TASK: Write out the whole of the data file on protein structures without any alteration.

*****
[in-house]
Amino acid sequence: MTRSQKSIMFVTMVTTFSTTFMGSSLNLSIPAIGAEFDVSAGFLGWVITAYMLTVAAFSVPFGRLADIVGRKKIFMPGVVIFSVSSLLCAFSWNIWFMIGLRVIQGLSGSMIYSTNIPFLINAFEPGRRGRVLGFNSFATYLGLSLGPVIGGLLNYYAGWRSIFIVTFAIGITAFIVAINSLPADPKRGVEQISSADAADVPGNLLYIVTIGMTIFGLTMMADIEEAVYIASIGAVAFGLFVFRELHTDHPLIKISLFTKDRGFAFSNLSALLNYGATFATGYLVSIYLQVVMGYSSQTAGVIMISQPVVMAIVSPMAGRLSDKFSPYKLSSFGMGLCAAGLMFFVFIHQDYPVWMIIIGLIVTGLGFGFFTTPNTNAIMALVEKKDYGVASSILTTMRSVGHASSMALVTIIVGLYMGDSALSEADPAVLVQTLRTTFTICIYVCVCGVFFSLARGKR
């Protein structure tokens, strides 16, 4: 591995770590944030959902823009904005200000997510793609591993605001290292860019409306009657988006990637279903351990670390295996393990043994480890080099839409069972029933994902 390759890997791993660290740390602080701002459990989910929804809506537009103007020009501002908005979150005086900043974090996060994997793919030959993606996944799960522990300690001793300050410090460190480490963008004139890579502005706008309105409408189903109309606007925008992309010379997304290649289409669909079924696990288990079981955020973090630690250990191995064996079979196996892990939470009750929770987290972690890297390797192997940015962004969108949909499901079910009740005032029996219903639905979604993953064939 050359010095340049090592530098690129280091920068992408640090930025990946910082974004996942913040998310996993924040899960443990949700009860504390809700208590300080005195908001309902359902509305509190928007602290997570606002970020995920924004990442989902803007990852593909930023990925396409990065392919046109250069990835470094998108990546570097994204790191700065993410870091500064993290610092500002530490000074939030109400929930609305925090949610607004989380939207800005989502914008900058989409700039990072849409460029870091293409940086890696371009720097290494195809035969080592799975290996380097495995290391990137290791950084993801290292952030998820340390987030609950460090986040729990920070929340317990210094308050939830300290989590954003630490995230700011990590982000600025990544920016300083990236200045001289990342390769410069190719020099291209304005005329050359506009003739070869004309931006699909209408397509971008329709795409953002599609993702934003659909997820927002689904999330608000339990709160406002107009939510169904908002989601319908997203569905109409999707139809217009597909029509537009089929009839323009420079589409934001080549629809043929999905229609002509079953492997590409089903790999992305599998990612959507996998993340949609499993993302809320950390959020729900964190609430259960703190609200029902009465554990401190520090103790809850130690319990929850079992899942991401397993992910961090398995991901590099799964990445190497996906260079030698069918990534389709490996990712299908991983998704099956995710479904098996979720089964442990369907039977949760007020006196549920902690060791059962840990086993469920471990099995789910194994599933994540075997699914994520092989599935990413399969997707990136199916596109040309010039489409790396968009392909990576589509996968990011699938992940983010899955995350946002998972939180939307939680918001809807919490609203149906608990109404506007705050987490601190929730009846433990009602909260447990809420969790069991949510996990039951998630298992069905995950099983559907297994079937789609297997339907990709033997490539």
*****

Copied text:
[in-house]
Amino acid sequence: MTRSQKSIMFVTMVTTFSTTFMGSSLNLSIPAIGAEFDVSAGFLGWVITAYMLTVAAFSVPFGRLADIVGRKKIFMPGVVIFSVSSLLCAFSWNIWFMIGLRVIQGLSGSMIYSTNIPFLINAFEPGRRGRVLGFNSFATYLGLSLGPVIGGLLNYYAGWRSIFIVTFAIGITAFIVAINSLPADPKRGVEQISSADAADVPGNLLYIVTIGMTIFGLTMMADIEEAVYIASIGAVAFGLFVFRELHTDHPLIKISLFTKDRGFAFSNLSALLNYGATFATGYLVSIYLQVVMGYSSQTAGVIMISQPVVMAIVSPMAGRLSDKFSPYKLSSFGMGLCAAGLMFFVFIHQDYPVWMIIIGLIVTGLGFGFFTTPNTNAIMALVEKKDYGVASSILTTMRSVGHASSMALVTIIVGLYMGDSALSEADPAVLVQTLRTTFTICIYVCVCGVFFSLARGKR
């Protein structure tokens, strides 16, 4: 591995770590944030959902823009904005200000997510793609591993605001290292860019409306009657988006990637279903351990670390295996393990043994480890080099839409069972029933994902 390759890997791993660290740390602080701002459990989910929804809506537009103007020009501002908005979150005086900043974090996060994997793919030959993606996944799960522990300690001793300050410090460190480490963008004139890579502005706008309105409408189903109309606007925008992309010379997304290649289409669909079924696990288990079981955020973090630690250990191995064996079979196996892990939470009750929770987290972690890297390797192997940015962004969108949909499901079910009740005032029996219903639905979604993953064939 050359010095340049090592530098690129280091920068992408640090930025990946910082974004996942913040998310996993924040899960443990949700009860504390809700208590300080005195908001309902359902509305509190928007602290997570606002970020995920924004990442989902803007990852593909930023990925396409990065392919046109250069990835470094998108990546570097994204790191700065993410870091500064993290610092500002530490000074939030109400929930609305925090949610607004989380939207800005989502914008900058989409700039990072849409460029870091293409940086890696371009720097290494195809035969080592799975290996380097495995290391990137290791950084993801290292952030998820340390987030609950460090986040729990920070929340317990210094308050939830300290989590954003630490995230700011990590982000600025990544920016300083990236200045001289990342390769410069190719020099291209304005005329050359506009003739070869004309931006699909209408397509971008329709795409953002599609993702934003659909997820927002689904999330608000339990709160406002107009939510169904908002989601319908997203569905109409999707139809217009597909029509537009089929009839323009420079589409934001080549629809043929999905229609002509079953492997590409089903790999992305599998990612959507996998993340949609499993993302809320950390959020729900964190609430259960703190609200029902009465554990401190520090103790809850130690319990929850079992899942991401397993992910961090398995991901590099799964990445190497996906260079030698069918990534389709490996990712299908991983998704099956995710479904098996979720089964442990369907039977949760007020006196549920902690060791059962840990086993469920471990099995789910194994599933994540075997699914994520092989599935990413399969997707990136199916596109040309010039489409790396968009392909990576589509996968990011699938992940983010899955995350946002998972939180939307939680918001809807919490609203149906608990109404506007705050987490601190929730009846433990009602909260447990809420969790069991949510996990039951998630298992069905995950099983559907297994079937789609297997339907990709033997490539």